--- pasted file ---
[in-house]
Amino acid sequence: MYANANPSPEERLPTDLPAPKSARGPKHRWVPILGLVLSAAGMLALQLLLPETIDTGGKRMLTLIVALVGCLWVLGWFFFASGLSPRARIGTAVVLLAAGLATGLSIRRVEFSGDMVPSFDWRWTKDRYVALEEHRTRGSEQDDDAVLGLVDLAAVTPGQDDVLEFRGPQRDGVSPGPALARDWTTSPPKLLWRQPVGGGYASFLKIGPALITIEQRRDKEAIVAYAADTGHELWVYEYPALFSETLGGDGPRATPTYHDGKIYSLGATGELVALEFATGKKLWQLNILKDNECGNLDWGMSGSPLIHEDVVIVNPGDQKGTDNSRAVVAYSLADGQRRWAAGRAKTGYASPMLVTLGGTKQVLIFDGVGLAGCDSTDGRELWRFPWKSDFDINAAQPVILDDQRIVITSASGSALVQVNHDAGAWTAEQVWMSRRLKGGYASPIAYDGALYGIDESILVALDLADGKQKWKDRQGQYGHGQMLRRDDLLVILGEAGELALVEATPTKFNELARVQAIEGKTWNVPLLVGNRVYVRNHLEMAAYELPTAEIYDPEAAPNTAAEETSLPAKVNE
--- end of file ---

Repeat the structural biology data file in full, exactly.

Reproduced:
[in-house]
Amino acid sequence: MYANANPSPEERLPTDLPAPKSARGPKHRWVPILGLVLSAAGMLALQLLLPETIDTGGKRMLTLIVALVGCLWVLGWFFFASGLSPRARIGTAVVLLAAGLATGLSIRRVEFSGDMVPSFDWRWTKDRYVALEEHRTRGSEQDDDAVLGLVDLAAVTPGQDDVLEFRGPQRDGVSPGPALARDWTTSPPKLLWRQPVGGGYASFLKIGPALITIEQRRDKEAIVAYAADTGHELWVYEYPALFSETLGGDGPRATPTYHDGKIYSLGATGELVALEFATGKKLWQLNILKDNECGNLDWGMSGSPLIHEDVVIVNPGDQKGTDNSRAVVAYSLADGQRRWAAGRAKTGYASPMLVTLGGTKQVLIFDGVGLAGCDSTDGRELWRFPWKSDFDINAAQPVILDDQRIVITSASGSALVQVNHDAGAWTAEQVWMSRRLKGGYASPIAYDGALYGIDESILVALDLADGKQKWKDRQGQYGHGQMLRRDDLLVILGEAGELALVEATPTKFNELARVQAIEGKTWNVPLLVGNRVYVRNHLEMAAYELPTAEIYDPEAAPNTAAEETSLPAKVNE